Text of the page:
The percentage of accidental ingestion cases in the newly legal marketplace has been very small indeed, with a $400-million infused-product market in Colorado, where an estimated 5 million edibles have been sold.

Marijuana is non-toxic, so while an overdose of THC can be scary and physically debilitating, no one has ever died directly from ingesting it. Children treated for too much THC are routinely given lots of fluids and saline injections, fed nutritious meals and observed while in a calm and quiet place until they eventually recover. This is a much less invasive and dramatic treatment compared with the actions taken when a child ingests potentially fatal pharmaceuticals or chemicals, which include inducing vomiting, stomach pumping, intravenous fluids, dialysis and antidote medication.

With 79 percent of accidental ingestion cases taking place at home, it seems the answer to this problem is parental education. After edibles are purchased, it becomes the responsibility of the consumer to make sure they are used in a lawful, safe manner and kept away from children.

“They’re not giving the industry time to see if the regulations already put in place are actually working,” Lewis explained, referring to the new child-resistant packaging and 10 milligram standardized dose. “We need sound, strong statistical tracking to determine where these accidental ingestions are coming from. Was it an industry product or was it from the black market?”

While the new rules as laid out by HB 14-1366 further tighten the red tape surrounding an already heavily regulated industry, they do nothing to address homemade edibles, which are easier for adults to over-consume and for children to accidentally ingest due to lack of packaging and lab-tested dosage information. Making store-bought products more expensive and unappealing will only drive consumers to create homemade edibles or bolster unregulated black market sales.

“Adding additional regulations and forcing us to raise our prices then fuels the need for the consumer to create their own products at home,” Lewis continued. “And it’s less controlled, less regulated. It’s not even tested, so as to how much THC is in something, it can be inconsistent and cause problems.”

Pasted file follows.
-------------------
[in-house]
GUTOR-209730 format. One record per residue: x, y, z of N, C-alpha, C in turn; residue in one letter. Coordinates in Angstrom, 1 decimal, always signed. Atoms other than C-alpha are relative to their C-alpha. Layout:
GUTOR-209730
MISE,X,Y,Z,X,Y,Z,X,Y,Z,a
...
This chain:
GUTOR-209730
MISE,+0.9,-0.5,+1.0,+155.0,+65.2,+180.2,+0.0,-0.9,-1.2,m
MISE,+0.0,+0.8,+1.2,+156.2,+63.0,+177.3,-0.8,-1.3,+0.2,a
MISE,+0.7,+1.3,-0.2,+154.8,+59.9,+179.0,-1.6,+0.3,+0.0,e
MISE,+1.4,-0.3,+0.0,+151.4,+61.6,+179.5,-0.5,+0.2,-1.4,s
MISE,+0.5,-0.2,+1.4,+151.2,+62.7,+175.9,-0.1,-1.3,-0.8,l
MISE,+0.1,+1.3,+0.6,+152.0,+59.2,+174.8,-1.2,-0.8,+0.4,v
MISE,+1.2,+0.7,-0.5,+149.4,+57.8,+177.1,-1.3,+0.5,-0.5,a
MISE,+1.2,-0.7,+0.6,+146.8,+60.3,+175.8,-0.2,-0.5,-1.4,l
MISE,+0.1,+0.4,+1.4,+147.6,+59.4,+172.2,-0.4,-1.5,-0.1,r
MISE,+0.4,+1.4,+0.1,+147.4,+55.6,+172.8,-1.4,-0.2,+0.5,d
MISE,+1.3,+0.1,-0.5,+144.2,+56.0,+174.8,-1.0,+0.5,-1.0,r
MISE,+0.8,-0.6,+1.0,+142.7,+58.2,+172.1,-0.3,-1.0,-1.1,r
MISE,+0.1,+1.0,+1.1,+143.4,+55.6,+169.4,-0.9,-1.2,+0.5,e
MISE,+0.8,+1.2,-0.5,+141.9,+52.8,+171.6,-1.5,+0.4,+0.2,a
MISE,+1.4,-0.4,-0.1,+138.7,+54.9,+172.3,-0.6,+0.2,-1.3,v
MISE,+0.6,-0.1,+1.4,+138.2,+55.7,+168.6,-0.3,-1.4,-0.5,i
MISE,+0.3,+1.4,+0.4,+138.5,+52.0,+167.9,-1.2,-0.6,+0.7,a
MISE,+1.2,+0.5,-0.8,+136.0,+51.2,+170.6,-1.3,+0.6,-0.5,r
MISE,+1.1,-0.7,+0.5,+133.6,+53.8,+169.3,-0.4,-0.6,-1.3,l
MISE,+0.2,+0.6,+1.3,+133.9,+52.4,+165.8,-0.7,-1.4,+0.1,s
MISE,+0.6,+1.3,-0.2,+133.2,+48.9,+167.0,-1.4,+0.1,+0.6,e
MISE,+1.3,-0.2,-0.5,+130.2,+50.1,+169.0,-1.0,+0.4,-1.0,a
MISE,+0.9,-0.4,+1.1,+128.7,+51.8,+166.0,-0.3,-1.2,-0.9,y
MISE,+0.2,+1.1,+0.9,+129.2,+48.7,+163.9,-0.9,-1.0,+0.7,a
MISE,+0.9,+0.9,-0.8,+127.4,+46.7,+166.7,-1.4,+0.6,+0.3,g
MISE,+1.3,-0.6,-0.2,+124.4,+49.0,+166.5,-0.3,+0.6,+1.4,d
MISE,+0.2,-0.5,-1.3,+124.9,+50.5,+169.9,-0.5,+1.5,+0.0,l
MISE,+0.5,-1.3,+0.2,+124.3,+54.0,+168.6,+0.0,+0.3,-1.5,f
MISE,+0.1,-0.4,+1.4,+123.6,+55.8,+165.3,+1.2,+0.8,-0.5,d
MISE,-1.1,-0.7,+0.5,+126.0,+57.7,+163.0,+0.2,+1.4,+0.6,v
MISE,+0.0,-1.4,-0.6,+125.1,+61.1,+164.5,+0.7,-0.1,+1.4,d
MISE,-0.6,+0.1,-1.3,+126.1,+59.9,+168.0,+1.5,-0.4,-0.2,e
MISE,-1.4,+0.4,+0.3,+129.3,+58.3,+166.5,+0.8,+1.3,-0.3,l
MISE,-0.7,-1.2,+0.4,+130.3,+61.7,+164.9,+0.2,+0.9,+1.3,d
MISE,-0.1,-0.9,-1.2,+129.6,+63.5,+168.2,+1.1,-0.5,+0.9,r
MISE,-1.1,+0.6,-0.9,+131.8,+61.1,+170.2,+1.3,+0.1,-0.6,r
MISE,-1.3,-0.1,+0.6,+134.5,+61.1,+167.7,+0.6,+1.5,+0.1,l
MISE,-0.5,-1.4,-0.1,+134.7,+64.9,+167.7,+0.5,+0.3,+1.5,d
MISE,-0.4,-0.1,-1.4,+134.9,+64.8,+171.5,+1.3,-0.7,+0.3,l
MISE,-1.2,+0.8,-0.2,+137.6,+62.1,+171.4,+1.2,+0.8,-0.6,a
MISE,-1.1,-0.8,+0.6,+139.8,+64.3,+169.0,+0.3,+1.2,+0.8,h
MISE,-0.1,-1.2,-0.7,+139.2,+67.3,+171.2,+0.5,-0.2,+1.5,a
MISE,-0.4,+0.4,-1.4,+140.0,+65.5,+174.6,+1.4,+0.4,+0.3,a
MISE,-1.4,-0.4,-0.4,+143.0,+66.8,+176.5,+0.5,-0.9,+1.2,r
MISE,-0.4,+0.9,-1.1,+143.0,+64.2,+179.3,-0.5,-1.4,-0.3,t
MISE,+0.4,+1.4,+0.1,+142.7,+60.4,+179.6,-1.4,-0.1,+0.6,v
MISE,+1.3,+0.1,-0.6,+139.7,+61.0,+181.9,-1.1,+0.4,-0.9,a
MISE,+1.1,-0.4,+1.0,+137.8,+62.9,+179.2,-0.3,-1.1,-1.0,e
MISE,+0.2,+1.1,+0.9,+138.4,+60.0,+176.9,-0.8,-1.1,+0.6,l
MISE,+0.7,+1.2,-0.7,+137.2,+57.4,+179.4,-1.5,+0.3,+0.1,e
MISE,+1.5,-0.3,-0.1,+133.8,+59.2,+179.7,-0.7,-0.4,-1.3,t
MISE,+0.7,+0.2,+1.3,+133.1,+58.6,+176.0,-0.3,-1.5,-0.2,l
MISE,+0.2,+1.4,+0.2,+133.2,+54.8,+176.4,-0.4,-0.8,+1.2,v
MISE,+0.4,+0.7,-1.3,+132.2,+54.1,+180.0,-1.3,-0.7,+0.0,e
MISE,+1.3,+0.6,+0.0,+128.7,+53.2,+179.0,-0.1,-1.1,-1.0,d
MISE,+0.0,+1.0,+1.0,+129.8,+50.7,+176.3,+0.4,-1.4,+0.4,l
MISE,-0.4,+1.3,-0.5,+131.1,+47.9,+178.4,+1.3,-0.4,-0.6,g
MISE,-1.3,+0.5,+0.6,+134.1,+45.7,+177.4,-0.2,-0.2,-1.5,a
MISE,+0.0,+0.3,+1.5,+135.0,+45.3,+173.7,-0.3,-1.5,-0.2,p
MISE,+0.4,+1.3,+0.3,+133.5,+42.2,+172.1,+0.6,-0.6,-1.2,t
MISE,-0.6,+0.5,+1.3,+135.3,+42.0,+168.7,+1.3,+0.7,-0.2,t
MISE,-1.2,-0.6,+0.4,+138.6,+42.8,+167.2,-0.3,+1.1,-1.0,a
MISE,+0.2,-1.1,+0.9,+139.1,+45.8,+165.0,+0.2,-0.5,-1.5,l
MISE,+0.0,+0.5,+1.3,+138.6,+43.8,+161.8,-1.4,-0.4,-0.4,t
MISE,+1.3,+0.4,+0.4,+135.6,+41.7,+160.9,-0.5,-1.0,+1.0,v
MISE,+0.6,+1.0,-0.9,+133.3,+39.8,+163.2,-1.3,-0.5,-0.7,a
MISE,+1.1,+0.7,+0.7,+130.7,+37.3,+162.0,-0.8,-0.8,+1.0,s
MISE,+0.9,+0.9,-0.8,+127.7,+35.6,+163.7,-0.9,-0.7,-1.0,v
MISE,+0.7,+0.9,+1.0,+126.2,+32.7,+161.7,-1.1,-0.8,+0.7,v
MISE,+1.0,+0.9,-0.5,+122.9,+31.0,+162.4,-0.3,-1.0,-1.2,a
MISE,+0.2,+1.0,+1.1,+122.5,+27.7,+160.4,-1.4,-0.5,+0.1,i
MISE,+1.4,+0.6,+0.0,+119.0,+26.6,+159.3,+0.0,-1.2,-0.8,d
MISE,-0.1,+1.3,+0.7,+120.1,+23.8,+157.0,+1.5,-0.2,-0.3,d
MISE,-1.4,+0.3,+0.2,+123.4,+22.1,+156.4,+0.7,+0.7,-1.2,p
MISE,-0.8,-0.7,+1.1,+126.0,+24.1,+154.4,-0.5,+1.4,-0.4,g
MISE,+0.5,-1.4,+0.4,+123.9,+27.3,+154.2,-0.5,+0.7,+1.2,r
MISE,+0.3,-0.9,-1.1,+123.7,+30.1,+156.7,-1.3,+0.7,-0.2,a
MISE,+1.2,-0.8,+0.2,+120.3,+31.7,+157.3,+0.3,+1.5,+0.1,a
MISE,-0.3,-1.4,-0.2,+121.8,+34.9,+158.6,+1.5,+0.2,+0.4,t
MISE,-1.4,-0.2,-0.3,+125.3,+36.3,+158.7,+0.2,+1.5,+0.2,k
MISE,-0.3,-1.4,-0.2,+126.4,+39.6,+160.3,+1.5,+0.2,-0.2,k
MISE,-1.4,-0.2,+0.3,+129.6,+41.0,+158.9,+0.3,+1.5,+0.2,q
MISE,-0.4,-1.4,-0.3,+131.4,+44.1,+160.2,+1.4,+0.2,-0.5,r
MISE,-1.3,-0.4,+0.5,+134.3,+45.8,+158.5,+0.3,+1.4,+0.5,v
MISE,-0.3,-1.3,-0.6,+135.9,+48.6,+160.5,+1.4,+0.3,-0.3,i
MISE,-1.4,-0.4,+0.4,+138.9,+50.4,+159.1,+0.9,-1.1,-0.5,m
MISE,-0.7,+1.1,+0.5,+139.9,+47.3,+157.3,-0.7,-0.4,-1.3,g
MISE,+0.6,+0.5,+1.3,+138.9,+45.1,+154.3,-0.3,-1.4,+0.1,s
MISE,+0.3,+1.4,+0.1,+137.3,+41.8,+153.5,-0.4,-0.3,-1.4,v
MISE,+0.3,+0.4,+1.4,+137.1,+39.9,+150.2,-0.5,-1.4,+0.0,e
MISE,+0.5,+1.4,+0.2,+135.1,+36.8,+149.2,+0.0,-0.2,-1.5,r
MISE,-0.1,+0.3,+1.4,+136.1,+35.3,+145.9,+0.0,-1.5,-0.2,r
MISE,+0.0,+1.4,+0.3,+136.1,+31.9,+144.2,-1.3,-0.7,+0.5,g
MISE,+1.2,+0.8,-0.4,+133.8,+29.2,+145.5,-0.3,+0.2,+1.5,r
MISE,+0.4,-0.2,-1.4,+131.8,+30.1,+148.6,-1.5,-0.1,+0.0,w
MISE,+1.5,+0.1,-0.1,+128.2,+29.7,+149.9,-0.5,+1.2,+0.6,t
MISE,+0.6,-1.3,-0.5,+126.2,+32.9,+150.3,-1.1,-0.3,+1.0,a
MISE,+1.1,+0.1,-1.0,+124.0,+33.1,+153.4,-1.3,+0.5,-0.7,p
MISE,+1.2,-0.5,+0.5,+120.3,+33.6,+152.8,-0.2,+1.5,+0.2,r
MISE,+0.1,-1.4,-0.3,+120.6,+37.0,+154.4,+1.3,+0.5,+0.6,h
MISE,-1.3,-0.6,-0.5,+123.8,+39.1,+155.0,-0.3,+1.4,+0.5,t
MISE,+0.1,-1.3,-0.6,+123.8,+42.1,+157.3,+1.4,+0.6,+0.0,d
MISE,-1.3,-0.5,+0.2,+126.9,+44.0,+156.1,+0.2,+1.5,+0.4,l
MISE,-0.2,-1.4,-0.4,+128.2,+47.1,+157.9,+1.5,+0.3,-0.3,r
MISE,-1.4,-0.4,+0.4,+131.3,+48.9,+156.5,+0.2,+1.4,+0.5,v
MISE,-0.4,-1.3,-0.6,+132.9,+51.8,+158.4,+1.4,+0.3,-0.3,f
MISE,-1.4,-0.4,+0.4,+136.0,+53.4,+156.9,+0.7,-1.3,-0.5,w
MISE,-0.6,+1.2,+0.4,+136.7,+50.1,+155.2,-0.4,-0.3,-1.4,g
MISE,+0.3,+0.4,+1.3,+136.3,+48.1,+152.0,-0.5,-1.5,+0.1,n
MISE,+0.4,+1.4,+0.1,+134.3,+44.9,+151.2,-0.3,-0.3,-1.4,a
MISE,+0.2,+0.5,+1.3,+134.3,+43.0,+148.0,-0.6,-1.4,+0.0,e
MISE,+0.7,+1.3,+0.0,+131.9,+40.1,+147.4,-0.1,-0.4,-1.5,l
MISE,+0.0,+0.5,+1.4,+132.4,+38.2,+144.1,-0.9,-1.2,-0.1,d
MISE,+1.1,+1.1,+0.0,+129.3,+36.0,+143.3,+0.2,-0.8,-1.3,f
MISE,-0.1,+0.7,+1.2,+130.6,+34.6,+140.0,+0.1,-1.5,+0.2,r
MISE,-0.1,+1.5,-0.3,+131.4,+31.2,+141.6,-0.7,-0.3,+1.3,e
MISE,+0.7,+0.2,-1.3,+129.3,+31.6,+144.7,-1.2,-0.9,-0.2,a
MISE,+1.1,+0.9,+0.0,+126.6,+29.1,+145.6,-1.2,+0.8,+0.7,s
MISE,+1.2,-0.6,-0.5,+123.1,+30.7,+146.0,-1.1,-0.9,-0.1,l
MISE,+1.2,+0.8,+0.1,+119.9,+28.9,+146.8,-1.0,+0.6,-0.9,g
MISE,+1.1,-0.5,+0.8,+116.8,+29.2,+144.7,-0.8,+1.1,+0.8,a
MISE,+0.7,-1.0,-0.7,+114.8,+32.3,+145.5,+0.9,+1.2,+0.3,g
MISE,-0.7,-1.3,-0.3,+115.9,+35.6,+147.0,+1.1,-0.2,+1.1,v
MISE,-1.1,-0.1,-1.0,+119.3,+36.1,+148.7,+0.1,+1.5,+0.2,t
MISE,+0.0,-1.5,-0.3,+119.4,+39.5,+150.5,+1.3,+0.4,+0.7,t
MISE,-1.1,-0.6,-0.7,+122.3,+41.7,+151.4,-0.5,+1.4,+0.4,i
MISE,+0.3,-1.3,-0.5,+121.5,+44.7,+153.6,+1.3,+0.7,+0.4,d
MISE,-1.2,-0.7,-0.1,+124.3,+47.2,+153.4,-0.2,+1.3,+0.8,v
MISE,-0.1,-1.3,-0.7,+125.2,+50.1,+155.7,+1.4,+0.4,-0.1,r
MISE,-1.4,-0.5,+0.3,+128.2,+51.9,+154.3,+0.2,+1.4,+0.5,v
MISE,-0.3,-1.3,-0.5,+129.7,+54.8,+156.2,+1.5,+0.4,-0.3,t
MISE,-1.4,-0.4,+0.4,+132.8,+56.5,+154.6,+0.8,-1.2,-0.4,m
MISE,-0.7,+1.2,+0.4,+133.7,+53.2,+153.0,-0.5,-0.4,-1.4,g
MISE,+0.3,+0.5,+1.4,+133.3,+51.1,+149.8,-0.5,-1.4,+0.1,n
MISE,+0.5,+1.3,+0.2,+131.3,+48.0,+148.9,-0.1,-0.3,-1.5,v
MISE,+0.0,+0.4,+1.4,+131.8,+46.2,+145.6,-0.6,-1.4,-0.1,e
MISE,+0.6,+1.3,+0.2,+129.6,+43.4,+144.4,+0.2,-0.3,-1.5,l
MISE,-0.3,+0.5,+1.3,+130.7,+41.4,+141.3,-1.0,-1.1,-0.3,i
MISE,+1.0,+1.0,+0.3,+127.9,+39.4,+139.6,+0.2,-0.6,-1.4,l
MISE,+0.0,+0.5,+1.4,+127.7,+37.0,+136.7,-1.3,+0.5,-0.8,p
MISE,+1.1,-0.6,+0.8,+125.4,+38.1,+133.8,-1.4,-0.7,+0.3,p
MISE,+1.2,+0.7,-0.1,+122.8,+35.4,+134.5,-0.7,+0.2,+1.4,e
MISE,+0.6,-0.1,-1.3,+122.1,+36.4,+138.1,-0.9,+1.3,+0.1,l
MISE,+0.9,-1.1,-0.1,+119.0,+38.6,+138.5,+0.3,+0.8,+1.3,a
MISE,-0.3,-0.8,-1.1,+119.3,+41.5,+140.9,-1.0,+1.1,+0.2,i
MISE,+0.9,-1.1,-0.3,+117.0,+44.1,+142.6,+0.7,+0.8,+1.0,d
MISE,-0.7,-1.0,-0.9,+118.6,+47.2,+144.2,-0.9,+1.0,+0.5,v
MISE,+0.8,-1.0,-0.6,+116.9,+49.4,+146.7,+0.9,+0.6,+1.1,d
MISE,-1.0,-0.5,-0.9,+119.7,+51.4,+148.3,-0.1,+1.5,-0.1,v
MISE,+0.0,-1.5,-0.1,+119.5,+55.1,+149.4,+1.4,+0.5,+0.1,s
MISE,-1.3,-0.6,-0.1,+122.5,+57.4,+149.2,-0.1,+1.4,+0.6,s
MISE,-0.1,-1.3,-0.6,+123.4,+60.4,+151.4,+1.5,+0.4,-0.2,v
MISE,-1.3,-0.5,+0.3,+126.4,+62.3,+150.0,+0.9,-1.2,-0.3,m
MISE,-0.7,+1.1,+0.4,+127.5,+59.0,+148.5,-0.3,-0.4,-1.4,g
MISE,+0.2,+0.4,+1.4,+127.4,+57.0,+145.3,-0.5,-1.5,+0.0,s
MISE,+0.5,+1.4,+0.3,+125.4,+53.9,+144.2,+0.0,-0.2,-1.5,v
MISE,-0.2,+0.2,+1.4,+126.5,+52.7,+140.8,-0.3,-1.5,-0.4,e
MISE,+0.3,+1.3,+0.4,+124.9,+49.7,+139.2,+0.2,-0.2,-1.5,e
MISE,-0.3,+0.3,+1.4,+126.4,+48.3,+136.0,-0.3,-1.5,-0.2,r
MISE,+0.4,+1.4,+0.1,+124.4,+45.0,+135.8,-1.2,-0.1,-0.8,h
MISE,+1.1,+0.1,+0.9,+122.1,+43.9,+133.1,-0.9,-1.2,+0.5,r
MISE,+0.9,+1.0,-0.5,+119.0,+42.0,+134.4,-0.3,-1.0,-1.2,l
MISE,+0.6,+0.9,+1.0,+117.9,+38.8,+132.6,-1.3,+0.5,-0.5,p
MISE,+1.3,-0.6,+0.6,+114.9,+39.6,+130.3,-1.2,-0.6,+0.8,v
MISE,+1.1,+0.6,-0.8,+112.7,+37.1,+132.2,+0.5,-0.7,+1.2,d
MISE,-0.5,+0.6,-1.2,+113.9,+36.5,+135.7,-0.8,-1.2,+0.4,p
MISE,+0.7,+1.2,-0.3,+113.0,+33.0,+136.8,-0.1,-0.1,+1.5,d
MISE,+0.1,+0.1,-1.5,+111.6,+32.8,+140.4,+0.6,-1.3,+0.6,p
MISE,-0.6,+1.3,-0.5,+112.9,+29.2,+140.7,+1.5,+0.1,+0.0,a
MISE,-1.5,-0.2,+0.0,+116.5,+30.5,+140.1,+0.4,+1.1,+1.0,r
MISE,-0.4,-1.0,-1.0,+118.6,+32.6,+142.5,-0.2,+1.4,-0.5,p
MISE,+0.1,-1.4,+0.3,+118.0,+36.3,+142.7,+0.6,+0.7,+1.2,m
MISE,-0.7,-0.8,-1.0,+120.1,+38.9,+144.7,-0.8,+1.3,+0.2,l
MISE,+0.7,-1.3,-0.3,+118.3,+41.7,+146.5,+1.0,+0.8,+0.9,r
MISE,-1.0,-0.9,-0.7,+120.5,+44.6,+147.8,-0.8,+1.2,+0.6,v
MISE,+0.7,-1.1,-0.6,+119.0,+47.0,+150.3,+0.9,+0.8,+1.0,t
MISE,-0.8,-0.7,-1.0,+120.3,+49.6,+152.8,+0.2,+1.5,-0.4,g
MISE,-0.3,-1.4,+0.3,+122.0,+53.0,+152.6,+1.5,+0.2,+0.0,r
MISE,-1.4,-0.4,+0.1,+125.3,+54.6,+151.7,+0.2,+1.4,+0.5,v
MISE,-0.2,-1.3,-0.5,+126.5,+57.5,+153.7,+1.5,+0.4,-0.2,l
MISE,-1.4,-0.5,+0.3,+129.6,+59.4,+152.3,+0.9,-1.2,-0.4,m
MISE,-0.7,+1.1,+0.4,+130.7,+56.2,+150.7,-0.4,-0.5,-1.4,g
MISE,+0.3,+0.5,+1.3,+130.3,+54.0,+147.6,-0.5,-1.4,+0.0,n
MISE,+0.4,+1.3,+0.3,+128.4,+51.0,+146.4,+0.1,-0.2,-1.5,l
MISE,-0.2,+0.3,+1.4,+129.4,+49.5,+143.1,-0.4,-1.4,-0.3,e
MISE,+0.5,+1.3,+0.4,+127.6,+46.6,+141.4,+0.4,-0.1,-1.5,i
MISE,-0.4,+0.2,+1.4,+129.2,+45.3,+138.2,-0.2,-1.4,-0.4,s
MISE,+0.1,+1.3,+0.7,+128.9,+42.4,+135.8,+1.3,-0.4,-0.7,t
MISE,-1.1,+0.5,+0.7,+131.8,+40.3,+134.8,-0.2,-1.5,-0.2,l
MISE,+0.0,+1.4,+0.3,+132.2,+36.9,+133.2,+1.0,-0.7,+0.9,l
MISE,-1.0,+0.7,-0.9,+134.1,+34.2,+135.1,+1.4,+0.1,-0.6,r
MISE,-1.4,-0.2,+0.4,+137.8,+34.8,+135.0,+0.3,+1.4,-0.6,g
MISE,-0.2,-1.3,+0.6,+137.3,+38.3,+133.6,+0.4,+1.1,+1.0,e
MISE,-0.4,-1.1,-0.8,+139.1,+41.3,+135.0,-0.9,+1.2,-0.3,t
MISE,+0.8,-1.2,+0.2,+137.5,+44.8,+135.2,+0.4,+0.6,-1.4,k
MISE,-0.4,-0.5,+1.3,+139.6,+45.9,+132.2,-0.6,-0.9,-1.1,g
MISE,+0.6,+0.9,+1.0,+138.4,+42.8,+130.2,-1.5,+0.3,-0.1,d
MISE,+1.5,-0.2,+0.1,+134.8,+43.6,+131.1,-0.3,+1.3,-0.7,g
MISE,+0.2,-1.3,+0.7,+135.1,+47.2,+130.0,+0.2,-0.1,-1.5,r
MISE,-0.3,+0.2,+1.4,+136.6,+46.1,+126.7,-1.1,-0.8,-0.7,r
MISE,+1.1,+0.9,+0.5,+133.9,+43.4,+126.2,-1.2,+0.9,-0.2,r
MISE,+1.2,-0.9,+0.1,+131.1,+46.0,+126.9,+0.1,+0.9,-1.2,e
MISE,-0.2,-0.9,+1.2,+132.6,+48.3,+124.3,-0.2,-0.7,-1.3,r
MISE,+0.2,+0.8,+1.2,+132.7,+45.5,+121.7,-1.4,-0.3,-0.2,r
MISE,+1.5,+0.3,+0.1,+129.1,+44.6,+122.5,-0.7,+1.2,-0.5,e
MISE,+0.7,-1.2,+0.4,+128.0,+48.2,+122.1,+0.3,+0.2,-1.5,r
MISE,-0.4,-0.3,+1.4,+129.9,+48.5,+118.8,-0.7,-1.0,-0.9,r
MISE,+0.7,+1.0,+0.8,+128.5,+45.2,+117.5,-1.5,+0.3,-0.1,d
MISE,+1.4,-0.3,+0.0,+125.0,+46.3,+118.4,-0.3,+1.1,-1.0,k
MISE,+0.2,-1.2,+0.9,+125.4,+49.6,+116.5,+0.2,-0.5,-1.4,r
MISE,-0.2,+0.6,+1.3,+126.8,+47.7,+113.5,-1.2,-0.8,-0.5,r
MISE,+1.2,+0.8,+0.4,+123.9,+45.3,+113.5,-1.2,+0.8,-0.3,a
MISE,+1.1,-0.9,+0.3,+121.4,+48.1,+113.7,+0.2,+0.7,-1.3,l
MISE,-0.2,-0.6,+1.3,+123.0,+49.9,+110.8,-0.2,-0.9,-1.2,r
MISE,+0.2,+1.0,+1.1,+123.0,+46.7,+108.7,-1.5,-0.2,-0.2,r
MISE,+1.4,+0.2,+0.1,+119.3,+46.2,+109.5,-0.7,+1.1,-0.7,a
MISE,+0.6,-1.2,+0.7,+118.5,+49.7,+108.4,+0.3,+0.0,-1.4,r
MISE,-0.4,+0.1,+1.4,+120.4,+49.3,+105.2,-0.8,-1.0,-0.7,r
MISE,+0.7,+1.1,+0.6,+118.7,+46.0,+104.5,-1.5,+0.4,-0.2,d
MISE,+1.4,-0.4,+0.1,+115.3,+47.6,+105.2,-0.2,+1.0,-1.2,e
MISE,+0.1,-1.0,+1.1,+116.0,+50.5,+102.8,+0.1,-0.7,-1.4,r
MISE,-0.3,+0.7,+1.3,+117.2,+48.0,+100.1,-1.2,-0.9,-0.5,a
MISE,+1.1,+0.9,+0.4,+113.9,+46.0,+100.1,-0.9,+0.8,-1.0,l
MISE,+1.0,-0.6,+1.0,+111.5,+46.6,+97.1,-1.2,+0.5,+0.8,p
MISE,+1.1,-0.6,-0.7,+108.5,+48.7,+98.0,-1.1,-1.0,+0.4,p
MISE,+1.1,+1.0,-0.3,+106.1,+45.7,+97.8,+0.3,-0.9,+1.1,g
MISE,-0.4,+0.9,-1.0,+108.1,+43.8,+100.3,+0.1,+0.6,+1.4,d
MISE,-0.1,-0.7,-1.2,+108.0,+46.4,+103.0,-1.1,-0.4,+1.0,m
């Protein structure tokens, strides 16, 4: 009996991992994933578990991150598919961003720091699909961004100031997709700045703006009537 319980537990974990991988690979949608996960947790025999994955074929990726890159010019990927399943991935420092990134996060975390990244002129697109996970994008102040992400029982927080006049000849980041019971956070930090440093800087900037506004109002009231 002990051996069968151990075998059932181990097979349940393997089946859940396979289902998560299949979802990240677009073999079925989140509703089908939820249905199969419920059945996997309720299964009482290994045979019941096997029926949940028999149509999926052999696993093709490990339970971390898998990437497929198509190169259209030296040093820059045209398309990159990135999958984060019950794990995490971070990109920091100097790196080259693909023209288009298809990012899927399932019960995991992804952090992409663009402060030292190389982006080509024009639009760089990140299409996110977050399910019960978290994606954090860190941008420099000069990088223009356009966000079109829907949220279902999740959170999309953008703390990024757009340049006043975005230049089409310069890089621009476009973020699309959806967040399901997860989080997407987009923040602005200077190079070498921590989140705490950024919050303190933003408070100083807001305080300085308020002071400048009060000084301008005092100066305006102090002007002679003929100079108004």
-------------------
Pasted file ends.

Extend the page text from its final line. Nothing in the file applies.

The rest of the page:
Edibles created at home can sidestep state regulations entirely.

Julie Dooley, proprietor of Julie’s Baked Goods, was also a member of the 1366 workgroup. As a mother of three and tireless advocate for responsible consumption, Julie said she is “opposed to this bill as the stakeholders group proved that packaging and safe storage are the best defense against accidental ingestion, but to remain in business I need to begin formulating ways to comply.”

Currently, no decisions have been made about the type of stamping, shaping or coloring that will need to be done to make cannabis products distinguishable from regular food. Suggestions from workgroup member John Wisler, a food product development specialist, included airbrushing or stenciling baked goods, applying some type of brand directly onto the surface of the food to make an impression or using frosting to create a universal symbol.

Chocolate and hard candies can be molded or stamped more easily, and edible film can be used to coat foods with a graphic. Whatever symbols and techniques are ultimately chosen, Dooley asserts that “for compliance this must be decided quickly so manufacturers can begin to create the identifying product to be ready for deadlines that surely will be enacted.”

Educational campaigns are the best way to inform the public about sensible cannabis consumption habits.

Edibles makers will continue to lobby and push back against costly, nonsensical regulations and urge lawmakers to make public education campaigns a high priority. New initiatives to inform the public about edible safety and legal marijuana laws include Colorado State’s Good to Know, Marijuana Policy Project’s Consume Responsibly and First Time 5, which urges new users to begin by eating only 5 milligrams of THC and “to start low and go slow.”

McDowell started to inform his customers about responsible edible ingestion, and he maintains that education is the key to protecting public health and safety.

“Any company worth their salt is doing this [an educational campaign],” McDowell said, “even though the facts show there’s no crisis here.”